Northeast Energy News

Taller turbines prompt Maryland to revisit offshore wind plans

Support the Energy News Network. Give today and NewsMatch will double the impact of your donation!

OFFSHORE WIND: Maryland regulators reopen discussions about two proposed offshore wind projects after developers decide to use turbines 200 feet taller than originally planned. (Baltimore Sun) 

ALSO: Developers and manufacturers tour a southeast Connecticut pier that the state is promoting as an offshore wind hub for turbine assembly. (4C Offshore)

***SPONSORED LINK: MD-DC-VA Solar Energy Industries Association (MDV-SEIA) has convened hundreds of installers, developers, policymakers, and financiers for the 12th annual Solar Focus Conference. Held in Baltimore on November 20-21, attendees will experience high-level networking, partnership building, and action-inspiring solar discourse. Register today!***

PIPELINES:
• Pennsylvania Gov. Tom Wolf says he is unaware of a reported FBI investigation into Mariner East pipeline permits but that he welcomes the scrutiny. (StateImpact Pennsylvania)
• A New York renewable energy advocate says a utility has been employing local officials to write letters to state regulators in support of a pipeline under the Hudson River. (Albany Times Union)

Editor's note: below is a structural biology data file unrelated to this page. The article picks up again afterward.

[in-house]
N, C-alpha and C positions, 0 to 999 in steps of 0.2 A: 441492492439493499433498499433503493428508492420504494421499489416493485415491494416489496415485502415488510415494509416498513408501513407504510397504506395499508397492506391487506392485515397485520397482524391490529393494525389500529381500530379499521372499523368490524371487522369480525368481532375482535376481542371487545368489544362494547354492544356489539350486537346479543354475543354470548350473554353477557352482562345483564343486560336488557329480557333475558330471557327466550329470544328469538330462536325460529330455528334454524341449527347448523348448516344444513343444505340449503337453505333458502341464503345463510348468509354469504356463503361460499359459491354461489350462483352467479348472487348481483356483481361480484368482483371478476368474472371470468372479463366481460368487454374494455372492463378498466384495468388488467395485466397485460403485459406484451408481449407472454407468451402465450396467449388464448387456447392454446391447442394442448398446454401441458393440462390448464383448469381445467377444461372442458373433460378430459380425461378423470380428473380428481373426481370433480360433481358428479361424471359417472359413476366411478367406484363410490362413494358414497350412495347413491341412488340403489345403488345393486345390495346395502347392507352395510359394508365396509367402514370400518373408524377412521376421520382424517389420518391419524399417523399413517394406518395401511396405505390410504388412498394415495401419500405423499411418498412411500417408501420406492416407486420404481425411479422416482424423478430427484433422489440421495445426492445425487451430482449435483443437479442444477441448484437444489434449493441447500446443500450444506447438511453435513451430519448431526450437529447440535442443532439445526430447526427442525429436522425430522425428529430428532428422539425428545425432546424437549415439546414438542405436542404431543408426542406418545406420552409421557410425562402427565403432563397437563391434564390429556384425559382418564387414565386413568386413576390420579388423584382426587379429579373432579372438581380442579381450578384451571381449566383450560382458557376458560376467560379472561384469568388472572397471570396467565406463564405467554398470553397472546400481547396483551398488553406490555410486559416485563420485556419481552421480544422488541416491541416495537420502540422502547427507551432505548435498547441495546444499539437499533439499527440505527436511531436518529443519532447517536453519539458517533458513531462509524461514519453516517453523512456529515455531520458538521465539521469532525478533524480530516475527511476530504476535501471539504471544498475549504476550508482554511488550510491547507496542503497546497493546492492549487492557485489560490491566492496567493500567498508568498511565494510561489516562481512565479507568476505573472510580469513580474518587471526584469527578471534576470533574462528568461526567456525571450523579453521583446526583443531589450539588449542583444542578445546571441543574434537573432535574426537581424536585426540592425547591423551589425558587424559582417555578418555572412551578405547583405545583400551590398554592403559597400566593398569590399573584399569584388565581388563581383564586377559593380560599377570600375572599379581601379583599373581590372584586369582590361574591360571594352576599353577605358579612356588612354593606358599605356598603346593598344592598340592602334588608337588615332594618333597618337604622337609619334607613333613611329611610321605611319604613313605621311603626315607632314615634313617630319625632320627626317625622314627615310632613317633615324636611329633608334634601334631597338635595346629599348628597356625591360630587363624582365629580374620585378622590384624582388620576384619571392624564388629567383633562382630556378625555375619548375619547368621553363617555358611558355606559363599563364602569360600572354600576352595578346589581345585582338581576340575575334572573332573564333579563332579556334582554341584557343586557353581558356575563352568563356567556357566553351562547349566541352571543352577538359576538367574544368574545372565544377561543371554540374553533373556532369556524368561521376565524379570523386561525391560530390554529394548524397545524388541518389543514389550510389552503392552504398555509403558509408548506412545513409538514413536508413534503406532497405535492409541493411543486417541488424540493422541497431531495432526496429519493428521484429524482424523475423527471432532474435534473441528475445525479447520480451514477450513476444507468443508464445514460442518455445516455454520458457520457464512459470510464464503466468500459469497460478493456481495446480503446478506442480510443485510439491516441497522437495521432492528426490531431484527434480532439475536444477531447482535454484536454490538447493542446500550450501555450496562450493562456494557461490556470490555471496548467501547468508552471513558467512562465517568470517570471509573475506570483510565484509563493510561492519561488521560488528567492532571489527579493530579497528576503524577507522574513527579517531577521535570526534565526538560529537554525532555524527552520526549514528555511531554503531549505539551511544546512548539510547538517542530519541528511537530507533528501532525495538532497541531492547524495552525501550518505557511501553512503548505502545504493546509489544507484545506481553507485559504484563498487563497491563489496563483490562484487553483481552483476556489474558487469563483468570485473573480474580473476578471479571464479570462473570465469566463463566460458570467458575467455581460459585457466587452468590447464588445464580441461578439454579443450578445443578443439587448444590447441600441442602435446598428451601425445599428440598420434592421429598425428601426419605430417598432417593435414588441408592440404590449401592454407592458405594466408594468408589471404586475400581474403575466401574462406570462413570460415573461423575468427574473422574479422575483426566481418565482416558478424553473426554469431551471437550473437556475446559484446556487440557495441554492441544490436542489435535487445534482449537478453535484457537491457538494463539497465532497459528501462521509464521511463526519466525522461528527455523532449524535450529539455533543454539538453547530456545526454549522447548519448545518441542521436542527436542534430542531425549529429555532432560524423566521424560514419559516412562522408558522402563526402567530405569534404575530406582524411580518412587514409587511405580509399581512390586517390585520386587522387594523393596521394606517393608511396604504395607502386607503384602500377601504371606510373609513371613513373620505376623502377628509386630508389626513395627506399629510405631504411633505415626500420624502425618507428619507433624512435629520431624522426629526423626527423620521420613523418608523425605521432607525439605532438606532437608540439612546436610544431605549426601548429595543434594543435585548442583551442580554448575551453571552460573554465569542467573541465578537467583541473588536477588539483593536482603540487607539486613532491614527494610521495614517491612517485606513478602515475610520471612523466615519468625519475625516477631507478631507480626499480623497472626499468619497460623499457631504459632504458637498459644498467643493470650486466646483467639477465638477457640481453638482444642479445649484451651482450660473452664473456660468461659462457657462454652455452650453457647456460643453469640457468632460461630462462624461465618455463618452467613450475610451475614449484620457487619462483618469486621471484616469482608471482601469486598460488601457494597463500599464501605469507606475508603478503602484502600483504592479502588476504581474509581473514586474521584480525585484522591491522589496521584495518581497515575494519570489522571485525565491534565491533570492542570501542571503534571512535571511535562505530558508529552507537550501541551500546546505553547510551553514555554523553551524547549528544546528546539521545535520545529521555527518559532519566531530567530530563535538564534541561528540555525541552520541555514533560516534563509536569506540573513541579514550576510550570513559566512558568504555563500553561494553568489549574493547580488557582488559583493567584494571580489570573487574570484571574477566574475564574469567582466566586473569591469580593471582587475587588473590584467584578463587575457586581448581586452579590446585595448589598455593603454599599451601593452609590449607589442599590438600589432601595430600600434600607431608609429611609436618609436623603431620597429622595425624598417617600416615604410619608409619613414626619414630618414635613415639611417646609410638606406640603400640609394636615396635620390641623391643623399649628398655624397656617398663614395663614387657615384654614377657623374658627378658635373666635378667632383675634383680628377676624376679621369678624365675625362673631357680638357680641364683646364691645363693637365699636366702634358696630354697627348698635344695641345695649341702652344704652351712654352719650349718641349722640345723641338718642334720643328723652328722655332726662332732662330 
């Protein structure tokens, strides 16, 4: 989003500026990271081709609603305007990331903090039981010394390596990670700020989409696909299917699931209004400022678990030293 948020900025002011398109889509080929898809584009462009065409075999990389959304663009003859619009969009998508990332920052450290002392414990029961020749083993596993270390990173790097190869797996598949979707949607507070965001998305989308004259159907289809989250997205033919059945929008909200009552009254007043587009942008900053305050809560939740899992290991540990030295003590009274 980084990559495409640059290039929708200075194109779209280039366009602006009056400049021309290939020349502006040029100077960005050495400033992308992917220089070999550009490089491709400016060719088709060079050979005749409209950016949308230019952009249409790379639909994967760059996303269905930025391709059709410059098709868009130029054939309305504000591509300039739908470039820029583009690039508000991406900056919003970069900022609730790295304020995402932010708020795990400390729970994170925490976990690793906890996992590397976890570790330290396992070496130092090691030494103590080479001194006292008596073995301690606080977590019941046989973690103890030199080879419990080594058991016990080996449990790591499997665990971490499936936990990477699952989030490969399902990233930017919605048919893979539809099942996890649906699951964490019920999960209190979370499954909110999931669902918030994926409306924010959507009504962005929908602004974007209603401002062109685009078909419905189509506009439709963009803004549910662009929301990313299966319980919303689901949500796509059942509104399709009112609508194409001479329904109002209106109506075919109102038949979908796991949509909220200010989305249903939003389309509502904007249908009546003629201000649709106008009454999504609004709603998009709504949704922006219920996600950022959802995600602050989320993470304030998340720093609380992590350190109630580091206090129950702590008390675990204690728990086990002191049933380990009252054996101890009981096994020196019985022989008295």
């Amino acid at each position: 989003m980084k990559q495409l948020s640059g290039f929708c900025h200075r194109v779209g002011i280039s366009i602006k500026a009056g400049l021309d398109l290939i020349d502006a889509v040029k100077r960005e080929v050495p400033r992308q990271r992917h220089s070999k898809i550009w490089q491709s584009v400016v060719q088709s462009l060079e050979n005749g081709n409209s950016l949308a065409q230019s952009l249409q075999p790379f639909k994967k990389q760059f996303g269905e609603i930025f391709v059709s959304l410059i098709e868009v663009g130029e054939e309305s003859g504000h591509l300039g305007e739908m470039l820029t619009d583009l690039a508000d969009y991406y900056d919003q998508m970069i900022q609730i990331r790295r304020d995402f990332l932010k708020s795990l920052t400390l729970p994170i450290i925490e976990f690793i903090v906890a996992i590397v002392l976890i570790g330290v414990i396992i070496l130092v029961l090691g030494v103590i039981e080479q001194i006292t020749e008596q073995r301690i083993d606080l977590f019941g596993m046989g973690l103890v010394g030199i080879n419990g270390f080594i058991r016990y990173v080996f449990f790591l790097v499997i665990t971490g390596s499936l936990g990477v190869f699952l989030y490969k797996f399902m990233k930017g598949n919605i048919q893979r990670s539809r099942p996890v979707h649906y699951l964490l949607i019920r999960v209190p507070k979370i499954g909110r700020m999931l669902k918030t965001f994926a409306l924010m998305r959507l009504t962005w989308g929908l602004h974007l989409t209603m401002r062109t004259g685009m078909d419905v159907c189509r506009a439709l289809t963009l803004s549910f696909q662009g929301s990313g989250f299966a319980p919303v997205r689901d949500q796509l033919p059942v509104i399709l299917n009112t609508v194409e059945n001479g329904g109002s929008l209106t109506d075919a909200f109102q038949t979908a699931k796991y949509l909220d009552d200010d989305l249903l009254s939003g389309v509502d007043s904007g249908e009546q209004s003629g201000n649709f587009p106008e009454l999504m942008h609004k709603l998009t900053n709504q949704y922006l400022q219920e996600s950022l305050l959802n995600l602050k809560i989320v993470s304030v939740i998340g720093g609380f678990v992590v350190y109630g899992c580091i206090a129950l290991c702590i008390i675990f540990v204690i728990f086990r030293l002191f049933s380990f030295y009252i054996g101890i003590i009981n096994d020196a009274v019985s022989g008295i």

TRANSMISSION: Maine Gov. Janet Mills, who supports a controversial power line in the state, will not get involved in a campaign against a statewide referendum. (Maine Public) 

SOLAR:
• Vermont regulators grapple with restructuring its net metering program for solar projects as costs for other electricity sources decline. (VT Digger)
• Officials break ground on Rhode Island’s largest community solar project, a 12.4 megawatt project in North Smithfield. (Providence Business News)

EFFICIENCY: A study examines how efficiency programs serve low- and moderate-income residents, including one in Massachusetts. (ACEEE)

GOVERNMENT: Massachusetts energy commissioner Judith Judson will leave state government next month to become an executive at a renewable energy developer. (Masslive.com) 

***ADVERTISE HERE: Click here to contact us***

CLIMATE: Pennsylvania’s auditor general issues a report that says climate change cost the state $261 million last year, about half in damage to infrastructure. (Pennsylvania Capital-Star)

COMMENTARY:
• A New York legislator says the state’s landmark climate law is only a first step as additional efforts are needed to electrify transportation and building heating. (Albany Times Union)
• A conservative think tank says New York’s embrace of massive amounts of offshore wind is a “reckless gamble” due to its high cost and physical security. (Crain’s New York Business)
• An offshore wind advocate says it will be a $1 trillion industry by 2040 but the world needs the climate and economic benefits now. (Utility Dive)
• New Jersey Gov. Phil Murphy signs an executive order to lay the groundwork for a public bank and the Sierra Club says it should have a component that funds renewable energy projects. (news release)
• The New Jersey school boards association says the state’s move to revamp solar energy incentives risks the costs savings and other benefits schools receive from welcoming development at their sites. (NJ.com) 

Comments are closed.